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North Korea Fires Another Missile, Just as Obama Prepares for Trilateral Meeting

The missile flew northeast for about 124 miles over the sea, South Korea's Yonhap News Agency said, while Obama will meet his South Korean and Japanese counterparts on Thursday to discuss North Korea.
March 29, 2016, 10:54am
An undated photograph made available on March 4, 2016, by the North Korean news agency KCNA showing the test-firing of new-type large-caliber multiple launch rocket system. Photo via KCNA/EPA

Read and watch more about North Korea in "March Madness," a VICE News special section on the Hermit Kingdom.

North Korea fired a short-range missile over the sea off its east coast on Tuesday, South Korea's Yonhap News Agency said, citing a military official.

The missile was fired from the North Korean resort town at Wonsan at 5.40pm (03.40am ET) and flew northeast for about 124 miles over the water before it appeared to make contact with land, Yonhap said.


Leader Kim Jong-un has presided over a string of short-range missile launches in recent weeks in what state media has characterized as a response to United Nations sanctions imposed upon the isolated country for its fourth nuclear test in January.

Meanwhile, the White House said on Monday that US President Barack Obama would meet South Korean President Park Geun-hye and Japanese Prime Minister Shinzo Abe on Thursday to discuss North Korea's nuclear program.

The meeting on the sidelines of the Nuclear Security Summit in Washington will take place the same day Obama talks with Chinese President Xi Jinping.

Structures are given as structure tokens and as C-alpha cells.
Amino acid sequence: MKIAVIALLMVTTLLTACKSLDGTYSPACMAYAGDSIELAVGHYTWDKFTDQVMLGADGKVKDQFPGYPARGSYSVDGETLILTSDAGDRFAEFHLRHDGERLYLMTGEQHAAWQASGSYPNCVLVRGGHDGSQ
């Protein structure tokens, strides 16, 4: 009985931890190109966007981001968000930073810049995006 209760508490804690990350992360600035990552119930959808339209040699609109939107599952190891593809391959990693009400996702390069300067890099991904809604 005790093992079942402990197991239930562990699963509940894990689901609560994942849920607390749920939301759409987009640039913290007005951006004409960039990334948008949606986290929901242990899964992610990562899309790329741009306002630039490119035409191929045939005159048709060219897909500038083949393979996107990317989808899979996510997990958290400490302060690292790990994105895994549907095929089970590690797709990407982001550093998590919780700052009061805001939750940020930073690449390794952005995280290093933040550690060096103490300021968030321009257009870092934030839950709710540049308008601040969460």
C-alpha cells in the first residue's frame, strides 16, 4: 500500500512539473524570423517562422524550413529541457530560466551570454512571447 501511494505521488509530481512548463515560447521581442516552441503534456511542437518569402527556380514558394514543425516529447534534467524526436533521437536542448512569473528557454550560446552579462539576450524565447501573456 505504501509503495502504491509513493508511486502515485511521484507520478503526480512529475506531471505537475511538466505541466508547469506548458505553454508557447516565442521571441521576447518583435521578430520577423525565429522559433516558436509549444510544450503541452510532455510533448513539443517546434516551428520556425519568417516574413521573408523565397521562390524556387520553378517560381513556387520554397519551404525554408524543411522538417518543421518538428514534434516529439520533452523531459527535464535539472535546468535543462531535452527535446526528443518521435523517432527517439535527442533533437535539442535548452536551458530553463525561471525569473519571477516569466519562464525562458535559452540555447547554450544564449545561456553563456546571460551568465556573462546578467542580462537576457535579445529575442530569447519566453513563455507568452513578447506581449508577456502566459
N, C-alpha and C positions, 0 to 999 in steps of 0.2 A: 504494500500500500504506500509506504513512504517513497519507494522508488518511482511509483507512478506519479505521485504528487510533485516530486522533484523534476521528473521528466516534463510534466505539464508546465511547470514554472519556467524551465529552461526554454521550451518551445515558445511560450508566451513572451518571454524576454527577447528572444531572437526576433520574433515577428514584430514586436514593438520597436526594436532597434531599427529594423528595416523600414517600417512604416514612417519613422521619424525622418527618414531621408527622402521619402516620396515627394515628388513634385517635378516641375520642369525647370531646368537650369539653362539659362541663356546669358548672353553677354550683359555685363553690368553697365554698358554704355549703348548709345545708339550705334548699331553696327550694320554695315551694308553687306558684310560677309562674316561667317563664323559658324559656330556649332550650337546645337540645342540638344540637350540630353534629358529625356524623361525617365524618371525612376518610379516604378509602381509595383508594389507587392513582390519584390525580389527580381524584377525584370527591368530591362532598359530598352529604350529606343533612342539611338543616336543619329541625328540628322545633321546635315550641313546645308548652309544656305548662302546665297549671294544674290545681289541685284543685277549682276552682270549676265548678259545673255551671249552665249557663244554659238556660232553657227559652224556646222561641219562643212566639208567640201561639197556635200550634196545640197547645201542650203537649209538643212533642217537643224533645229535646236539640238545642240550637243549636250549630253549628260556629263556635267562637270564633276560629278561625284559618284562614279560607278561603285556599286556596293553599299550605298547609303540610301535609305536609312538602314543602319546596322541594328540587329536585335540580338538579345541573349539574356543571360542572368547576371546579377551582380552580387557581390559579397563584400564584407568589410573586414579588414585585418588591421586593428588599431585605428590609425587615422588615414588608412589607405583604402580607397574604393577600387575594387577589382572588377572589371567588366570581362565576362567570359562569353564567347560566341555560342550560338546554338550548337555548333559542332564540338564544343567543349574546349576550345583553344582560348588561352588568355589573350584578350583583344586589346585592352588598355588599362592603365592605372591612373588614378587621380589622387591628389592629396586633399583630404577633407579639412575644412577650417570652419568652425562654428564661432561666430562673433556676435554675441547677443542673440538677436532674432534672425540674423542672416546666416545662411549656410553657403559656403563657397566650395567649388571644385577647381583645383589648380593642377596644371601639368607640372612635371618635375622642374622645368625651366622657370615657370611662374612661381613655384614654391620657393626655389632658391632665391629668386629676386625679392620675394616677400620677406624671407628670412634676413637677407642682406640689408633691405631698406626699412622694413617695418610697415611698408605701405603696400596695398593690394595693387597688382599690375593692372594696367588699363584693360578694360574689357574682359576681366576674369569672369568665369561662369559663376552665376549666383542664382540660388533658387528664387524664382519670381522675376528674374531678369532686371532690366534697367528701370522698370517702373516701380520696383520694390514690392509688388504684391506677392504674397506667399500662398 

Related: North Korea Is Experimenting with a Different Kind of Rocket Fuel for Better Missiles

"This meeting will be an opportunity for the three leaders to discuss common responses to the threat posed by North Korea and to advance areas of trilateral security cooperation in the region and globally," the White House said in a statement.

Relations between Park and Abe have been frosty in the past, but the two have been brought together in recent months by shared concerns about North Korea, which conducted a fourth nuclear bomb test on January 6 and launched a long-range rocket into space last month.

The US has been keen to encourage better relations between Seoul and Japan, its two biggest allies in Asia, given concerns not only about North Korea but also an increasingly assertive China.

Beijing has said Xi will push Obama to resume talks on the North Korean nuclear issue. Their meeting could also touch on US concerns about Chinese computer hacking and Beijing's assertive pursuit of territory in the South China Sea.

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